Monthly Archives: September 2019

Sad News: MSDN Mag & (Data Points) Coming to an End

From MSDN Mag

Perhaps I live in a world of rose-colored glasses but this was a surprise to me when Michael Desmond, the Editor-in-Chief, called to let me know in advance of the public announcement.

I’ve loved the magazine long before I was blessed with the opportunity to write for it. But as a columnist for the past 10 years, I’m somewhat heartbroken. The Data Points column (I hope this link will continue to work) that I inherited from John Papa in early 2010 has been a font of inspiration for me. I’ve used it as an excuse to dig into data related technologies that I was curious about.

As long as there was some data angle, the topic was fair game. This allowed me to take my first successful adventure even into Git (2014: Git, It’s Just Data), serverless computing (2018: Creating Azure Functions to Interact with Cosmos DB) and even front end development (2015: Revisiting JavaScript Data Binding — Now with Aurelia). And on the true data front, I had a great reason to start learning about document databases (2011: What the Heck Are Document Databases?) which led to a lot of articles involving Azure Cosmos DB. Thanks to SQL Server for Linux, I finally had the courage to dive into Docker and have gotten to write a slew of articles on different aspects of that.

Many of you have also followed my journey as I gained more and more expertise in Domain Driven Design and continually checked in to see how well EF and then EF Core helped as a mapper between DDD-focus designed classes and a relational database. The first article I wrote connecting the two was in 2013: Shrink EF Models with DDD Bounded Contexts.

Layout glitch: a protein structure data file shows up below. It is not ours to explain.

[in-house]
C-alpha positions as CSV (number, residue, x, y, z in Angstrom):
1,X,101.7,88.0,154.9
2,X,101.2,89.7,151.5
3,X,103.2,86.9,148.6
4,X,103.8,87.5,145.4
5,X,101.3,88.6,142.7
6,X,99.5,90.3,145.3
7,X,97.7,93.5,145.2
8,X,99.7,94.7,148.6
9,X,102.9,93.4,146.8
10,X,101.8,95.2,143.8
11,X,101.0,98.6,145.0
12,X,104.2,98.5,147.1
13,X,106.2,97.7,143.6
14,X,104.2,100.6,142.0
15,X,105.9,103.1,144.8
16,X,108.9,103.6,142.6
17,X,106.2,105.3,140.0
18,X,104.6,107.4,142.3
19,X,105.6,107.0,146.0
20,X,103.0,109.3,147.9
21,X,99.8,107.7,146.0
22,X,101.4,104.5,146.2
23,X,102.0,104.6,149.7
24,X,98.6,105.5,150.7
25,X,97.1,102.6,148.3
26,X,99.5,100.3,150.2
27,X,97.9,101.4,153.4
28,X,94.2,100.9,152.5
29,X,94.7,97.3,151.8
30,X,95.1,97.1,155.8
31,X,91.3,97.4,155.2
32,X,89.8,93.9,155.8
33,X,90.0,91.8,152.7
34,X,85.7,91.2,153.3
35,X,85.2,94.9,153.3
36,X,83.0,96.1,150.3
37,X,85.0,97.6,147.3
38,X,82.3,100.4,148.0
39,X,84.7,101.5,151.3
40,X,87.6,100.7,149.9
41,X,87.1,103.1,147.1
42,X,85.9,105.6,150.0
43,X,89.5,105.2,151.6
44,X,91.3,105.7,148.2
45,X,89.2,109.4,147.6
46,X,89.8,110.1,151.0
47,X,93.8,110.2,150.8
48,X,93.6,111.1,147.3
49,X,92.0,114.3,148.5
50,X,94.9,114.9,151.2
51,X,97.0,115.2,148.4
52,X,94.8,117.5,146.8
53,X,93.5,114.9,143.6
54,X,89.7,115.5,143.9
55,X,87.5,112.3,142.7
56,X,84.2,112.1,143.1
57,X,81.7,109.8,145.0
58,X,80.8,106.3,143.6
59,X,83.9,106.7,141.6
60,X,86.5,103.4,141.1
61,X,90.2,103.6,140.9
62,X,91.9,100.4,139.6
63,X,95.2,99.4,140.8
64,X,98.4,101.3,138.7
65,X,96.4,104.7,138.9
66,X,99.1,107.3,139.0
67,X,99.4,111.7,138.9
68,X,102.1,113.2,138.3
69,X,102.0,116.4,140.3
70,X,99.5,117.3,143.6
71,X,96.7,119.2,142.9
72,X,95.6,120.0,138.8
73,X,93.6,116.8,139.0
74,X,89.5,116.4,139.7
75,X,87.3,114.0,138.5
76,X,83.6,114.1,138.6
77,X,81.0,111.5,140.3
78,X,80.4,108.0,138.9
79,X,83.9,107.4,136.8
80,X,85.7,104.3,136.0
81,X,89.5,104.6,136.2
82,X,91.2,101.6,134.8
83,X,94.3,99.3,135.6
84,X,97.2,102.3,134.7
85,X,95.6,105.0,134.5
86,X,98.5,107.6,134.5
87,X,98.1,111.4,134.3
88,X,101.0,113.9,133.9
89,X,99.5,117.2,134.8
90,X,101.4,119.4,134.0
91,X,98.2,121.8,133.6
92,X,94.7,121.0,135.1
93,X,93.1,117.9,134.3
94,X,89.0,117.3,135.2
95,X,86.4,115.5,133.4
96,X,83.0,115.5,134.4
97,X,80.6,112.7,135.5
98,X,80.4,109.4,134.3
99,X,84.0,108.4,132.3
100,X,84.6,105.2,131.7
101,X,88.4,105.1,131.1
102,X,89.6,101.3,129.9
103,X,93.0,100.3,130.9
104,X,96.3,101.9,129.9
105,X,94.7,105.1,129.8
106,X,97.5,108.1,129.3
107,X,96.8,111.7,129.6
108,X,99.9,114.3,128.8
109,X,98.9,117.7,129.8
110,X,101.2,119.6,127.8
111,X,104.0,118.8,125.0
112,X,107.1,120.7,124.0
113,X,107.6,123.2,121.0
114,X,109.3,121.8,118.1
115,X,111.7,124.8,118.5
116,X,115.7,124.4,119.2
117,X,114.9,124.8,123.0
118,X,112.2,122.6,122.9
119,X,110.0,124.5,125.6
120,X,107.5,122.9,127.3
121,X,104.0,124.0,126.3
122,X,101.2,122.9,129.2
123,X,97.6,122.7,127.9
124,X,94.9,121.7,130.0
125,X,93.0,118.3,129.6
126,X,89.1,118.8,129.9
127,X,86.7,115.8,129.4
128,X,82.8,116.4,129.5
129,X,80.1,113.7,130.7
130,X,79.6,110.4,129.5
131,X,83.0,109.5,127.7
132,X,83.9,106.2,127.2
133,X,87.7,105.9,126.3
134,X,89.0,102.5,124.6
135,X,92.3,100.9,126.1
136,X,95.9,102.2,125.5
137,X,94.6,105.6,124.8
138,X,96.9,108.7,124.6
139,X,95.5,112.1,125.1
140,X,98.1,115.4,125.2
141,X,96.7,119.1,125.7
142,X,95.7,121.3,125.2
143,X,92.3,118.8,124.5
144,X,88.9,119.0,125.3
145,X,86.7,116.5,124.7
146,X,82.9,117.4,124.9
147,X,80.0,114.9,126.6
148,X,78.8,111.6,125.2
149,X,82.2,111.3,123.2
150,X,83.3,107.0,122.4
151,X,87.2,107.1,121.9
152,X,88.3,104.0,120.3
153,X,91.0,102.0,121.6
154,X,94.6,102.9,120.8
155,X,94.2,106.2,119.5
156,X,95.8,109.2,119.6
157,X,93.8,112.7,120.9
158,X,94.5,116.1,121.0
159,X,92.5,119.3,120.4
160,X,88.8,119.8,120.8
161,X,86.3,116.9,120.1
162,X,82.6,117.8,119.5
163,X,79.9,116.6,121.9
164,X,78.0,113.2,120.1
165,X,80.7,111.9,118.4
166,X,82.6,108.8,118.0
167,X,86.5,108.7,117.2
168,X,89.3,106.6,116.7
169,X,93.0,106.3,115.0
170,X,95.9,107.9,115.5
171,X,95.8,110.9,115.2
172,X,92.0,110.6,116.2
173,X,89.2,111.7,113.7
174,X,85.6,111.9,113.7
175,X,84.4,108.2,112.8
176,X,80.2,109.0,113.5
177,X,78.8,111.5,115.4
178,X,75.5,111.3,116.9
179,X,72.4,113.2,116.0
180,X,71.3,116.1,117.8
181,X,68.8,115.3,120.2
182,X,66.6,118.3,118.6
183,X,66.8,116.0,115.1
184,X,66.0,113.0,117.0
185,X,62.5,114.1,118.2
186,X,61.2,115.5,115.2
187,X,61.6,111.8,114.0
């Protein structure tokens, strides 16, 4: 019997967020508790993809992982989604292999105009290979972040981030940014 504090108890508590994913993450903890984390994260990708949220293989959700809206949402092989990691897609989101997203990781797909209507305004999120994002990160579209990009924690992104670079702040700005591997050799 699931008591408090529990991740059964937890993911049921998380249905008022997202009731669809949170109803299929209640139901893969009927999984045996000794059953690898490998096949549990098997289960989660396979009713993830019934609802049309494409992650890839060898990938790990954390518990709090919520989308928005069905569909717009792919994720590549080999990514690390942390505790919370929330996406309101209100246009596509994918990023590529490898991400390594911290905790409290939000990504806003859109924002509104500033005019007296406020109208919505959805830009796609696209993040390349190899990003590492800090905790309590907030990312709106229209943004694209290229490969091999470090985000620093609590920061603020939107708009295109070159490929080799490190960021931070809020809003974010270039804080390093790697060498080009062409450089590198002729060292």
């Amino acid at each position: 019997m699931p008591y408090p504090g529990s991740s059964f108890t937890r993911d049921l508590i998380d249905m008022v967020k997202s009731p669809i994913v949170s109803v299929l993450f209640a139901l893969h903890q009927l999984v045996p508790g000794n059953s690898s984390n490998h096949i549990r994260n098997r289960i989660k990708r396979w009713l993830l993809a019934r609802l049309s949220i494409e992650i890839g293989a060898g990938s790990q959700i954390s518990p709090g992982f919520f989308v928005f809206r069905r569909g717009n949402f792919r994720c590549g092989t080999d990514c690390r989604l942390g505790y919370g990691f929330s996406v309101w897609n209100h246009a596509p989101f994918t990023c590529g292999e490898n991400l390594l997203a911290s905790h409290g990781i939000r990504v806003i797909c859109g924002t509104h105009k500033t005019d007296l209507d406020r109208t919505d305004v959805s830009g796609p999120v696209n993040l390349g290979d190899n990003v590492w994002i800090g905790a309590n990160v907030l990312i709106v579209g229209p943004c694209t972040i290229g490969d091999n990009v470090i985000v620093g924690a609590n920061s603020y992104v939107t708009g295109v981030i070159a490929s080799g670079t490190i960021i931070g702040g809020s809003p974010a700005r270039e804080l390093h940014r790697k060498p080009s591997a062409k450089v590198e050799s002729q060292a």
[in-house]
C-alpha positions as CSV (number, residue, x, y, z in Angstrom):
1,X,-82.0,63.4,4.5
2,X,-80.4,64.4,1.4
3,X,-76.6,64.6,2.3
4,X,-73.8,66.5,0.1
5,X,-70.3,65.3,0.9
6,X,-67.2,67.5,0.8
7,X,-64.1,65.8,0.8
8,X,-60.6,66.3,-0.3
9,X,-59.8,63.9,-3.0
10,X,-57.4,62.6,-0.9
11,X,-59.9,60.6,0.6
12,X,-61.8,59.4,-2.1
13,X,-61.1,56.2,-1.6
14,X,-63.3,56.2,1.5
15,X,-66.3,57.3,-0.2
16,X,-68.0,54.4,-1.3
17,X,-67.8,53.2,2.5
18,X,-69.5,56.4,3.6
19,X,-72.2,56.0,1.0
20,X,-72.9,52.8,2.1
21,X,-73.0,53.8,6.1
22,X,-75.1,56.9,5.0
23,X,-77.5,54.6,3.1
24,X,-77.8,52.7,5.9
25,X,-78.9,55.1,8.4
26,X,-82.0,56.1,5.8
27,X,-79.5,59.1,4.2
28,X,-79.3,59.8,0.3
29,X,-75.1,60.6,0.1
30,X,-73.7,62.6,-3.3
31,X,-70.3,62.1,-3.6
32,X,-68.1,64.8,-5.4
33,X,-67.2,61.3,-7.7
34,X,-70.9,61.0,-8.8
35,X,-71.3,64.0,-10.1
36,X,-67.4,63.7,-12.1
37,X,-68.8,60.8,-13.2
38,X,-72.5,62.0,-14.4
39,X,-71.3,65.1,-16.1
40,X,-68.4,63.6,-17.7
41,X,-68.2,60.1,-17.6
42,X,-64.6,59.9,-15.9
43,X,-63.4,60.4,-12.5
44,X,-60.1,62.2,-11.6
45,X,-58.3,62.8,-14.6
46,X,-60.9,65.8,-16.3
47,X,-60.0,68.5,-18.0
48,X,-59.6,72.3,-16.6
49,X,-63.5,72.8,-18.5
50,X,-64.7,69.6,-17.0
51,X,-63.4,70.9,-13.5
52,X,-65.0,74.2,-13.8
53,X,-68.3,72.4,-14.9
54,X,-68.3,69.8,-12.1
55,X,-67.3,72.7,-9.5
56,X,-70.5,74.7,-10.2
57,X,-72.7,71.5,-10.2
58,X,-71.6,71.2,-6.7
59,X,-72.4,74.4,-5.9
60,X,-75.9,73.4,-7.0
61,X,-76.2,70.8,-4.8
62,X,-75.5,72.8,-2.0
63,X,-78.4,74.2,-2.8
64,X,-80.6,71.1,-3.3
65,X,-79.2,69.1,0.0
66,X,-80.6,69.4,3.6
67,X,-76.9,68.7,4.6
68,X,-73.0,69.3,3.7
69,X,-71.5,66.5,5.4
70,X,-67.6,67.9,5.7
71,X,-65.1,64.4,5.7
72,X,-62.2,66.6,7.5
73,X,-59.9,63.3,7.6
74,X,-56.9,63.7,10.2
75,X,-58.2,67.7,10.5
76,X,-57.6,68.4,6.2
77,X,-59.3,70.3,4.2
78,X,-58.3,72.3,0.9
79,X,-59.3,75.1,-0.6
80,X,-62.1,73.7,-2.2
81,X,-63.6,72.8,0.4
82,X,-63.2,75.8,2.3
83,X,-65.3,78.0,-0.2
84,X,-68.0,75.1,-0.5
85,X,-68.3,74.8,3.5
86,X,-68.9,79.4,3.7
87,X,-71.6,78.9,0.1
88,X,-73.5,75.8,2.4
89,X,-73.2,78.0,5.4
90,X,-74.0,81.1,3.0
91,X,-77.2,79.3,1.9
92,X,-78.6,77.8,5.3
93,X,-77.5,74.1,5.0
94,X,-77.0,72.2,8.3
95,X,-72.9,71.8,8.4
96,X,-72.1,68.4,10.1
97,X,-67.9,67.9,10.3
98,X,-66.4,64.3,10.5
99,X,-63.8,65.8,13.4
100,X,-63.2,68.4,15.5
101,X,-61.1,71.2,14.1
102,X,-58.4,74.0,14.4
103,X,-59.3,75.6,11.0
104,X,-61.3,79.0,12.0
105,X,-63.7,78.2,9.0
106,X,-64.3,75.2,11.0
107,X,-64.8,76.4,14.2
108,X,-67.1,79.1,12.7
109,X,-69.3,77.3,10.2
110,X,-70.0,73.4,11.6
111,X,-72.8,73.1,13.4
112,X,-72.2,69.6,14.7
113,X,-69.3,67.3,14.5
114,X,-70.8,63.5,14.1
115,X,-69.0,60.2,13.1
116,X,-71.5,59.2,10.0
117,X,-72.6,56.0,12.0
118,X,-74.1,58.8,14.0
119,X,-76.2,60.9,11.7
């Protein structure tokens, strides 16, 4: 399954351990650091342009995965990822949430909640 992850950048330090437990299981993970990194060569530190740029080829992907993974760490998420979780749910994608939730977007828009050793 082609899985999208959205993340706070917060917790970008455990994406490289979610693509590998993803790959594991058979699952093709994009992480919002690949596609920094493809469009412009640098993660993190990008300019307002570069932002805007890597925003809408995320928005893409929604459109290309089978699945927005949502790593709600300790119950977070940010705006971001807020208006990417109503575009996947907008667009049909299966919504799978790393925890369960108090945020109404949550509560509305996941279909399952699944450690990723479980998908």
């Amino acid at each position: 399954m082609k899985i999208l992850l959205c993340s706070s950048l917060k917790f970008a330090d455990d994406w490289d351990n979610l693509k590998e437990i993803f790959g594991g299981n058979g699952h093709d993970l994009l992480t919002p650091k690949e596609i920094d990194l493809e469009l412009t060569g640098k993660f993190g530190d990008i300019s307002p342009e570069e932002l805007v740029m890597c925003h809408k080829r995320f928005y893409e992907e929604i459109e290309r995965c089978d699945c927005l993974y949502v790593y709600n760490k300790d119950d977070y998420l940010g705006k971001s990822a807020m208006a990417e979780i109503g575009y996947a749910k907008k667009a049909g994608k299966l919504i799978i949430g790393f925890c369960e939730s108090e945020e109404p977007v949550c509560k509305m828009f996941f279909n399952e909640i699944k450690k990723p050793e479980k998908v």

And of course there have been a few articles on or using Entity Framework! Over 50 of them!

In all, if you count the final two articles I have in the works, I’ve written (if I’m counting correctly) 82 columns. And there were a few articles in there as well that weren’t for the column such as one on Visual Studio Live Share and Azure Data Studio for special issues.

But what I will never forget is the very first article I wrote for the magazine. It was a gift of an opportunity thanks to the amazing Sara Spalding who was at the time in charge of the entire MSDN operation (at an impressively young age). That was the April 2005 issue and I wrote an article on ADO.NET 2.0. I still have the magazine!

People have suggested that with the demise of the magazine, I should just continue the column on my blog. But admittedly, in addition to the incredible opportunity to share my learnings with an interested audience, having deadlines, a copy editor, tech reviewers and equally important: a paycheck, really drove me to produce this column so diligently for almost 10 years. But I’ll never stop researching and sharing! That’s for sure.

With the evolution of MSDN docs, an entire team to create those and the still growing developer advocacy teams at Microsoft, you will certainly continue to get great content from them as MSDN Magazine yields to this fantastic resource.